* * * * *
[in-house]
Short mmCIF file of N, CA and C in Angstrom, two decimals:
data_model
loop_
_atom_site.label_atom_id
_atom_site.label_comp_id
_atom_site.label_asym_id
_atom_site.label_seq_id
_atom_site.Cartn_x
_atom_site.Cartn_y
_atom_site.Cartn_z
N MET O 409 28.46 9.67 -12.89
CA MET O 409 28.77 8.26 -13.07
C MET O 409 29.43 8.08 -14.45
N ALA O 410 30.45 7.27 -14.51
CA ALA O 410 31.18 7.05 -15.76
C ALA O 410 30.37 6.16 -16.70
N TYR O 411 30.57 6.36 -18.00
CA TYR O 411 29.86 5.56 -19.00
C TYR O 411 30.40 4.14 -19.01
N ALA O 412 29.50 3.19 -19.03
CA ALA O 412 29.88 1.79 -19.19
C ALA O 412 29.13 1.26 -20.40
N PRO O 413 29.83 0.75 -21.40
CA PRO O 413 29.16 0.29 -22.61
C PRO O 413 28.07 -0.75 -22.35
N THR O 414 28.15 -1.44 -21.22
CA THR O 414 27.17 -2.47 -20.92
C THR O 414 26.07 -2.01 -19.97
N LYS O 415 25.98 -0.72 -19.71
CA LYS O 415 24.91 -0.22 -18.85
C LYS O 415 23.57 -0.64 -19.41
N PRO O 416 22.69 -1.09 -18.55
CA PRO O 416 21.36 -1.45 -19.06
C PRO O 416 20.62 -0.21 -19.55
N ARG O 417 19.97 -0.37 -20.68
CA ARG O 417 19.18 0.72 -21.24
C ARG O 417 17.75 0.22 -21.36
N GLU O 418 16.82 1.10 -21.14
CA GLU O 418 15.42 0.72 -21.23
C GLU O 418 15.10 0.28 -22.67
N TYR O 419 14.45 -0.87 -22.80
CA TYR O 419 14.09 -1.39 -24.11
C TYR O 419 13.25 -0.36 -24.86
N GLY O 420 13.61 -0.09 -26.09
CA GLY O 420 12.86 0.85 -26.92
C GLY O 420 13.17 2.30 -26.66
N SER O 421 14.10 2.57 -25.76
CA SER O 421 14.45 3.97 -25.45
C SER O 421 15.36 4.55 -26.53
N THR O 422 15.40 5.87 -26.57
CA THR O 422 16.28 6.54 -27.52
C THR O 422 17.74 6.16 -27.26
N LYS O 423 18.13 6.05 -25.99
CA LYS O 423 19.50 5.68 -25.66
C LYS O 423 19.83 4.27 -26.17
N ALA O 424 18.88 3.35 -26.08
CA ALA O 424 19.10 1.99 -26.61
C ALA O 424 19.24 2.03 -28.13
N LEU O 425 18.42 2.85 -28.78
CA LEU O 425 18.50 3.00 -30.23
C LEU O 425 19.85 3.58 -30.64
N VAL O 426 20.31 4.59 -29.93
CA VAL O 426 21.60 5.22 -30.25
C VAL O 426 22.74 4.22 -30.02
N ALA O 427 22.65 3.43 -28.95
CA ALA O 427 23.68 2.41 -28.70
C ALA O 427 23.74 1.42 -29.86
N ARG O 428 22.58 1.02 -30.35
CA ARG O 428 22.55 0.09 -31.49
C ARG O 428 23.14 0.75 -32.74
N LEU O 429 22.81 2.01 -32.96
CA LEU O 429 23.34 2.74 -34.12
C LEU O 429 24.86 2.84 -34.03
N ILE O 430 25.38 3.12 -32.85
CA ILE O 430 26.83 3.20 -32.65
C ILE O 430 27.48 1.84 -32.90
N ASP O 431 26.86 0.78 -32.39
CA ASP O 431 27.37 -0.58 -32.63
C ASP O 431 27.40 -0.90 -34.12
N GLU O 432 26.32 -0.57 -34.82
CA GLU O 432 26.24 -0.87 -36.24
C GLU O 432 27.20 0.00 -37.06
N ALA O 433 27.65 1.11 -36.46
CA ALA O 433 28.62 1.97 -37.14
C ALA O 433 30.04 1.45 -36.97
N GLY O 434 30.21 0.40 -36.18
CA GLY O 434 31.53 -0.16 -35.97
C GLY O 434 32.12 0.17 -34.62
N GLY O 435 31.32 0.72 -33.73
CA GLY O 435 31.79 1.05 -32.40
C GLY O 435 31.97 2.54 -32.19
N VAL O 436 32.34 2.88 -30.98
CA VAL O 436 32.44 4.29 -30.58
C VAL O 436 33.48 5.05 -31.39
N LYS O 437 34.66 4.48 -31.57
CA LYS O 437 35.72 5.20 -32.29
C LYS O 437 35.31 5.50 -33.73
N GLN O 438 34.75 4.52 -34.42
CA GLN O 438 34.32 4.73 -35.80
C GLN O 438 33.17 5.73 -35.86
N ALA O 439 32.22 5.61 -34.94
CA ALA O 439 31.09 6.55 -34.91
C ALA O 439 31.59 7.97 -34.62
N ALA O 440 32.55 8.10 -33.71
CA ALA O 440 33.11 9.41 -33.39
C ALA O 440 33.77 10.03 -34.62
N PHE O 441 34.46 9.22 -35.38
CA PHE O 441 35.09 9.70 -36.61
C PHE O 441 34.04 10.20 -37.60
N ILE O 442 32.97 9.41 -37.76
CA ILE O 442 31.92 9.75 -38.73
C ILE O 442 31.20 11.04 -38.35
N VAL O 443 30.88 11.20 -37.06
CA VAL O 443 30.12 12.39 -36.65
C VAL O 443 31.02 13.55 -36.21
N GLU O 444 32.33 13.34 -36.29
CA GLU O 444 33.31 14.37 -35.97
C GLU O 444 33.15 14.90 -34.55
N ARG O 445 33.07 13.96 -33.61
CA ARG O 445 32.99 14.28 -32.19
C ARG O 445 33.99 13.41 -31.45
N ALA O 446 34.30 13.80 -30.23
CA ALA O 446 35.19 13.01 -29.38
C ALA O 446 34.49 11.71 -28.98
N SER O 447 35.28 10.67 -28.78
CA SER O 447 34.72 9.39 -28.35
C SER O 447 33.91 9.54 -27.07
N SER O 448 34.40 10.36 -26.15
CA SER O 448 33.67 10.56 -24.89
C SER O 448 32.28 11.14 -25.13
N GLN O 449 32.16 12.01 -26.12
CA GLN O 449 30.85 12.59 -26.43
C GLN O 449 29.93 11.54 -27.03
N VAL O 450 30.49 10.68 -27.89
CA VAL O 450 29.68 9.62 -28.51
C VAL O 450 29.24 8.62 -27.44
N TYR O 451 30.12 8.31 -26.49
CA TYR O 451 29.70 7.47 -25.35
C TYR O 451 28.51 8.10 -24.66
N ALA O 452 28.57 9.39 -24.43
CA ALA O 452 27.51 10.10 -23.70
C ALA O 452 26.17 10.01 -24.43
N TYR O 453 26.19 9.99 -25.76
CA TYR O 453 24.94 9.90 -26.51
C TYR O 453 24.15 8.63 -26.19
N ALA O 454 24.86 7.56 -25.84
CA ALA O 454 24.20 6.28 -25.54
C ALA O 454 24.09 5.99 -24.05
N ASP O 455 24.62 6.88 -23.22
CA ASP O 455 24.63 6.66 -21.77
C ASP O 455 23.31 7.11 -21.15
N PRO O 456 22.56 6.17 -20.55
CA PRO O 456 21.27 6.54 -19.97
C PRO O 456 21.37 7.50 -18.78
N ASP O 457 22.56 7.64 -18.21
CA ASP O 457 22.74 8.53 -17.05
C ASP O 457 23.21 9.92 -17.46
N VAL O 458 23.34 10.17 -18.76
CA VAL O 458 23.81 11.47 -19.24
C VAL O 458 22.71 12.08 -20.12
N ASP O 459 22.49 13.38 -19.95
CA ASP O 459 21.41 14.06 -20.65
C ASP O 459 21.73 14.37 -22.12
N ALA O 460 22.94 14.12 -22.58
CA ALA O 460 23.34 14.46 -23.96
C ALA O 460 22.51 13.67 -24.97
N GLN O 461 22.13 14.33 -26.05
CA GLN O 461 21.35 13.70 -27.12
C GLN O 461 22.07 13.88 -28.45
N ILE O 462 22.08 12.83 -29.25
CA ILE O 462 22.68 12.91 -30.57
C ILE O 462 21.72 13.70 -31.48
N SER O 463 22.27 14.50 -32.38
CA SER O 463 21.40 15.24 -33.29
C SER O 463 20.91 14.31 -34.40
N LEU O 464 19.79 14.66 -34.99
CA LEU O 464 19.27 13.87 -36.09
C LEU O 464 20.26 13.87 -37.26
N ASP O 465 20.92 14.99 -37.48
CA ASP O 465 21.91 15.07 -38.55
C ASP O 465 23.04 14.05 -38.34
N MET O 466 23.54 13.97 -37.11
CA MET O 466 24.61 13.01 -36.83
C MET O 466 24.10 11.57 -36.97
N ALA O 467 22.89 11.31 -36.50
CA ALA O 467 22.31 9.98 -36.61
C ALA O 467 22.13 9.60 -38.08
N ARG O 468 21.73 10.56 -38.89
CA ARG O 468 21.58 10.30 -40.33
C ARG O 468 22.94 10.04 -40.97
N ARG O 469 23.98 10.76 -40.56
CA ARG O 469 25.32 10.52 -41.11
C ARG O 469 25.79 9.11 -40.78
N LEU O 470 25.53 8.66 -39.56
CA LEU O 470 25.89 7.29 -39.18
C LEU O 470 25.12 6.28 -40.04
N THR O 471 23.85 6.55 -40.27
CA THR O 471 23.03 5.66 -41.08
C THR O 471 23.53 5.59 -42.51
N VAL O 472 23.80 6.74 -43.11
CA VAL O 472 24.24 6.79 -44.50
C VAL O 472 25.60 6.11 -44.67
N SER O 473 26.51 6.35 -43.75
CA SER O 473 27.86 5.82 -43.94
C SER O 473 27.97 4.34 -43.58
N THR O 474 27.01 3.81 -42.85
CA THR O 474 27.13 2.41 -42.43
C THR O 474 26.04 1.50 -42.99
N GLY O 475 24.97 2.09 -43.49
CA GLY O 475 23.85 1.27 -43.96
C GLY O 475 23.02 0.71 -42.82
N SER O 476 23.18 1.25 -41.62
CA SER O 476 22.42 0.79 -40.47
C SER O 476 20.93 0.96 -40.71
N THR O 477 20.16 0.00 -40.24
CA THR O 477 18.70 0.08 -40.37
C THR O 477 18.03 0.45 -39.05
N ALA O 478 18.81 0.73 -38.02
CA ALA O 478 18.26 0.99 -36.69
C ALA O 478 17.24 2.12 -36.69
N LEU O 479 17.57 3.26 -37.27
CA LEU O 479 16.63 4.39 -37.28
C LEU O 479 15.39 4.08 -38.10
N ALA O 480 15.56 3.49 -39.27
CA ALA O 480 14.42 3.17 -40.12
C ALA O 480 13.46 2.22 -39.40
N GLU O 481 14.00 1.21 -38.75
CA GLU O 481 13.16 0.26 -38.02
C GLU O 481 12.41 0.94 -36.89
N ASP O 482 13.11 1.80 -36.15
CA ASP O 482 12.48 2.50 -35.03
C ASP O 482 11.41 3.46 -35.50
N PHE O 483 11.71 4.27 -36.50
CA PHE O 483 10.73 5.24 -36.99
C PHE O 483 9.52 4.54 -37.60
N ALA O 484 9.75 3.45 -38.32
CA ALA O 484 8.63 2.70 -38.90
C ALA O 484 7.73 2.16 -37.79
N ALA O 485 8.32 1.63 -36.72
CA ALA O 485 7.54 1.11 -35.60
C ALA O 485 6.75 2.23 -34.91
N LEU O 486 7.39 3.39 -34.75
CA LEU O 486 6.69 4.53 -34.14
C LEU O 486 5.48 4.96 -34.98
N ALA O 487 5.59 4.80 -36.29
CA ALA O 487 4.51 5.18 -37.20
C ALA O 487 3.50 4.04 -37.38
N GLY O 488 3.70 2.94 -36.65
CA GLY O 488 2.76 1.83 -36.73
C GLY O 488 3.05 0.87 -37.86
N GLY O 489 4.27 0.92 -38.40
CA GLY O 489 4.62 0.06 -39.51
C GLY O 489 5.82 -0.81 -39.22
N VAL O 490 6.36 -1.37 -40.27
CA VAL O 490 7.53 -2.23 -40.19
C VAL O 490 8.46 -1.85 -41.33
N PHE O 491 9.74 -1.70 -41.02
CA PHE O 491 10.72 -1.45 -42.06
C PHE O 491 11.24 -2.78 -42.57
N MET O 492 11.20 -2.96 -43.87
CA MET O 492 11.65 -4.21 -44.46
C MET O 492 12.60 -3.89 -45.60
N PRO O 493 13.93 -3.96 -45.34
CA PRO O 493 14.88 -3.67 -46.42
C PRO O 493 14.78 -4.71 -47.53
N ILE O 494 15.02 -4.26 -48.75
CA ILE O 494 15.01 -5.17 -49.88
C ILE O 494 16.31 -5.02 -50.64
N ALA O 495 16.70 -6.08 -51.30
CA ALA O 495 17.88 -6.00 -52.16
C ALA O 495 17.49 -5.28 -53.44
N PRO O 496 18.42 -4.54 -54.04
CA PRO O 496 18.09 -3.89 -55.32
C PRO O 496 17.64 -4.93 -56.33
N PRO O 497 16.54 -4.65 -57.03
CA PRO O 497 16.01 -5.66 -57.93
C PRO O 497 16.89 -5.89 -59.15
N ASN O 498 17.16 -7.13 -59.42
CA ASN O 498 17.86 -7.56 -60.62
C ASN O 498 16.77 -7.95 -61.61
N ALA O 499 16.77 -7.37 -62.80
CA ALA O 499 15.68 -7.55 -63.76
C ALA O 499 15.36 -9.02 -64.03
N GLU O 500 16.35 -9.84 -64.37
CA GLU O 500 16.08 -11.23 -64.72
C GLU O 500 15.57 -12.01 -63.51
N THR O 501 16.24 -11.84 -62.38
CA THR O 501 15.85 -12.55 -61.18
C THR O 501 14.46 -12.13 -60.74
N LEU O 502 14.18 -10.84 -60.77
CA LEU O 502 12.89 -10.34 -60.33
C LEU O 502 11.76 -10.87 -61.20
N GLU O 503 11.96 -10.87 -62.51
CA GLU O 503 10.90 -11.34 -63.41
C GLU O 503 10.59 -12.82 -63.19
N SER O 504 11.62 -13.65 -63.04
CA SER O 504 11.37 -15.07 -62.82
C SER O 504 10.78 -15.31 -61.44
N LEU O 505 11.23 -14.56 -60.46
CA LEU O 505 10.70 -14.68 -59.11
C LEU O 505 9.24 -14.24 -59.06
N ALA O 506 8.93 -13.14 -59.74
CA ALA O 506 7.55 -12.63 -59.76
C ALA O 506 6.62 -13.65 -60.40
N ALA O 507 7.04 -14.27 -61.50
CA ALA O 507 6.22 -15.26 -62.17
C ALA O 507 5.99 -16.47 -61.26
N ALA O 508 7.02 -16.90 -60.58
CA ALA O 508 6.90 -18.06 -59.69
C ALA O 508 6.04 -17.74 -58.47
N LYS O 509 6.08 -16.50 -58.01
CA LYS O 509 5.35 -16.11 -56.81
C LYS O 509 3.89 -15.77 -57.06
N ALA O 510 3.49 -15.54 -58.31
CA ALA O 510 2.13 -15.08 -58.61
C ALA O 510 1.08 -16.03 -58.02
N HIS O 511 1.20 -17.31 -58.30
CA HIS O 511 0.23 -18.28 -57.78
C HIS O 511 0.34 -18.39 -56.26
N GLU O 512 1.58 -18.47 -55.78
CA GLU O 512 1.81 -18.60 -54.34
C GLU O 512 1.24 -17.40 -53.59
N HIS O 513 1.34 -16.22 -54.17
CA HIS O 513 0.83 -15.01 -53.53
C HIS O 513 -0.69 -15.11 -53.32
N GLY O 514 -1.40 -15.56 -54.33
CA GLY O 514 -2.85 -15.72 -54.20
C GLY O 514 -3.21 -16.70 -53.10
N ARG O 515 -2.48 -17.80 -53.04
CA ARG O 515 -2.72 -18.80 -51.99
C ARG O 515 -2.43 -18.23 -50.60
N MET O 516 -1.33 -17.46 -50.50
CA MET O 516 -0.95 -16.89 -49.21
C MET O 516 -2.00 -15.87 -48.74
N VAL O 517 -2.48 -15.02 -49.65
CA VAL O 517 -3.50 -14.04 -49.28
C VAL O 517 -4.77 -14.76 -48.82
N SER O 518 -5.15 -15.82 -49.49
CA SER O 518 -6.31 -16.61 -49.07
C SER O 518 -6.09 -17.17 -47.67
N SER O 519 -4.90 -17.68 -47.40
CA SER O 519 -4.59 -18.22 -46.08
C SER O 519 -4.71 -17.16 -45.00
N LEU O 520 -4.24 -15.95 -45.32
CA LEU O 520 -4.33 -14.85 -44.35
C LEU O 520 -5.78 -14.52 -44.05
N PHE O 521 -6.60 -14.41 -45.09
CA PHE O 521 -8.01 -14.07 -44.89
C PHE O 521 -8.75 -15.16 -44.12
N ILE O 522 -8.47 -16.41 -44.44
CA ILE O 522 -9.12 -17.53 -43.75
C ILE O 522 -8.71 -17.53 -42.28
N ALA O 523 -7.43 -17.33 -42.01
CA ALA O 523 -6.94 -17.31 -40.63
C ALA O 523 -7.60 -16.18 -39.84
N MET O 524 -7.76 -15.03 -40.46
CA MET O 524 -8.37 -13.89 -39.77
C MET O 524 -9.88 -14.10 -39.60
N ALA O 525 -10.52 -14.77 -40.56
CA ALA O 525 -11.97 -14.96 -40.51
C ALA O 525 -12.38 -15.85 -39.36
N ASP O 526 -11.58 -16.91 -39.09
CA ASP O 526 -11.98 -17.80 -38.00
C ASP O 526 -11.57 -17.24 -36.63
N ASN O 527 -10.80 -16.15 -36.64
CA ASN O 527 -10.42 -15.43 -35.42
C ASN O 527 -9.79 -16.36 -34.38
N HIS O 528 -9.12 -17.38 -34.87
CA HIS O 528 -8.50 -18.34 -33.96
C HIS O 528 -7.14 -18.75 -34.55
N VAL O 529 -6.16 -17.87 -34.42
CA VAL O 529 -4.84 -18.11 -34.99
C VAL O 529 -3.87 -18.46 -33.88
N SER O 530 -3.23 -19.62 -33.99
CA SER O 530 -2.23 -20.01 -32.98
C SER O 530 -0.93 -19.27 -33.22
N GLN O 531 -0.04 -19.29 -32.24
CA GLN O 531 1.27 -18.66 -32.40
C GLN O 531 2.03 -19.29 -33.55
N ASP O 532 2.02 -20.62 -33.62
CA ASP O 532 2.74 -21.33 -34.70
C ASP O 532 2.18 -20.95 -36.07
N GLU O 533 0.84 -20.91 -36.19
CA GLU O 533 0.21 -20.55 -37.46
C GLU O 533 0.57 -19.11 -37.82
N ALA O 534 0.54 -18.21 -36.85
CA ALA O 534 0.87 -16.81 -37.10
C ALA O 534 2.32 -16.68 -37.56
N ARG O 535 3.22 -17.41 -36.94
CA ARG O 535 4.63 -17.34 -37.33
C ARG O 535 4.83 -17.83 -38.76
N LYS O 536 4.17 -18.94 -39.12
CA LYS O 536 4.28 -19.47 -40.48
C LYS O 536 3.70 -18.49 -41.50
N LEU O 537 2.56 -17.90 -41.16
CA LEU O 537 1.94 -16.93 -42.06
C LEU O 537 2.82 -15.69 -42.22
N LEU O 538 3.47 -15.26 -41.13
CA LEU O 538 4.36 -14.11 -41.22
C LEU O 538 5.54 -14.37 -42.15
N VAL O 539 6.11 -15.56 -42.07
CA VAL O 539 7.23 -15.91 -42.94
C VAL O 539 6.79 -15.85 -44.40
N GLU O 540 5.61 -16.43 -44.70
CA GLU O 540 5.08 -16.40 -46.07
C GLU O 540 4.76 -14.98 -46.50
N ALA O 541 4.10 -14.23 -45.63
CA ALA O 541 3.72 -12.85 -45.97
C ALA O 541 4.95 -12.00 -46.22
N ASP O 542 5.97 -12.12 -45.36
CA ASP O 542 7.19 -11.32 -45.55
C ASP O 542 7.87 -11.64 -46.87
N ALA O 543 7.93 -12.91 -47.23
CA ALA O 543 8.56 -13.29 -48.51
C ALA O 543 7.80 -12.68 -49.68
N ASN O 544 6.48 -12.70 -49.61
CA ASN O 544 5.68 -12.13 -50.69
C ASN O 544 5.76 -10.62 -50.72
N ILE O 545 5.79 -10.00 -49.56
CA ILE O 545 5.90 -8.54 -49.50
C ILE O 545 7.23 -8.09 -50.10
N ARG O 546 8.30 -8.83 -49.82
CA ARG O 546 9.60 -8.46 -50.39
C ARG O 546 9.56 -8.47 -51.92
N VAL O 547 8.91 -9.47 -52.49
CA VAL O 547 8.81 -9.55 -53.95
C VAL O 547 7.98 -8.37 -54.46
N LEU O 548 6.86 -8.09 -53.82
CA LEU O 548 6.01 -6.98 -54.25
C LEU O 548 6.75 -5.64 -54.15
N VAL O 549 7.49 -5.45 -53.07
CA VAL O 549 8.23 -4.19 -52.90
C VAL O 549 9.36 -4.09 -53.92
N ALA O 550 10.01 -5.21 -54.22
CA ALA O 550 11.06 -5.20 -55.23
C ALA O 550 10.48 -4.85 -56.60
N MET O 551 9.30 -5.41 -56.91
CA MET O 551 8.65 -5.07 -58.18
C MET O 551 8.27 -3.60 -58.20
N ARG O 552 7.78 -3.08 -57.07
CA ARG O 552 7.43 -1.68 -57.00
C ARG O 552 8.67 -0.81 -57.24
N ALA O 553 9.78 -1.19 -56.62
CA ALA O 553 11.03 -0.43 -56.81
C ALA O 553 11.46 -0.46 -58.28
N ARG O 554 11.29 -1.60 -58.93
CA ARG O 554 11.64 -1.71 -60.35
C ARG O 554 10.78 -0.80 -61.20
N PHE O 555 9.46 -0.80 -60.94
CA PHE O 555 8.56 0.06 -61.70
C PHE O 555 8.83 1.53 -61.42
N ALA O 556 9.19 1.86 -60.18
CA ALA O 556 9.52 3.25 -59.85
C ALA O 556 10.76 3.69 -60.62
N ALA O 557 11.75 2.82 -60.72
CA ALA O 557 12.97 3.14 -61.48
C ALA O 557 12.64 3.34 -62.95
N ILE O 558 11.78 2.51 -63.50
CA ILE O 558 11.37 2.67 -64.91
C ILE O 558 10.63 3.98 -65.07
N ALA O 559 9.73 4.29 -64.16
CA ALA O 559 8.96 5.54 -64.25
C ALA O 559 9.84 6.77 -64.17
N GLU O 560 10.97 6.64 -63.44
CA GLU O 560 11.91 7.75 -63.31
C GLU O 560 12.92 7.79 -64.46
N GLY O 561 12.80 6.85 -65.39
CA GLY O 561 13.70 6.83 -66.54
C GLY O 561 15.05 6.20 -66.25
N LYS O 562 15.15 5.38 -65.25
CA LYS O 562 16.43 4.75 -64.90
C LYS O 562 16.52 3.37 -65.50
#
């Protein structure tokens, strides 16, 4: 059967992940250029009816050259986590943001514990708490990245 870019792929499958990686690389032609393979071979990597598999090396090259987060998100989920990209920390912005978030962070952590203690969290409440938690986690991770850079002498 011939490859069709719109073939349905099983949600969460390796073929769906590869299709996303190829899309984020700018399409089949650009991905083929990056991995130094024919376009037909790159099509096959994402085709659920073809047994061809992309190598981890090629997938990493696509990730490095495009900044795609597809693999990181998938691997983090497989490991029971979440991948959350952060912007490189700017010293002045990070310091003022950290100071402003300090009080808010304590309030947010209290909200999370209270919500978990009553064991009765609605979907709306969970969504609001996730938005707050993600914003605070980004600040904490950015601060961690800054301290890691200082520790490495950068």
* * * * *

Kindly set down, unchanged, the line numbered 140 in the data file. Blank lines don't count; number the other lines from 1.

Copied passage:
C TYR O 451 28.51 8.10 -24.66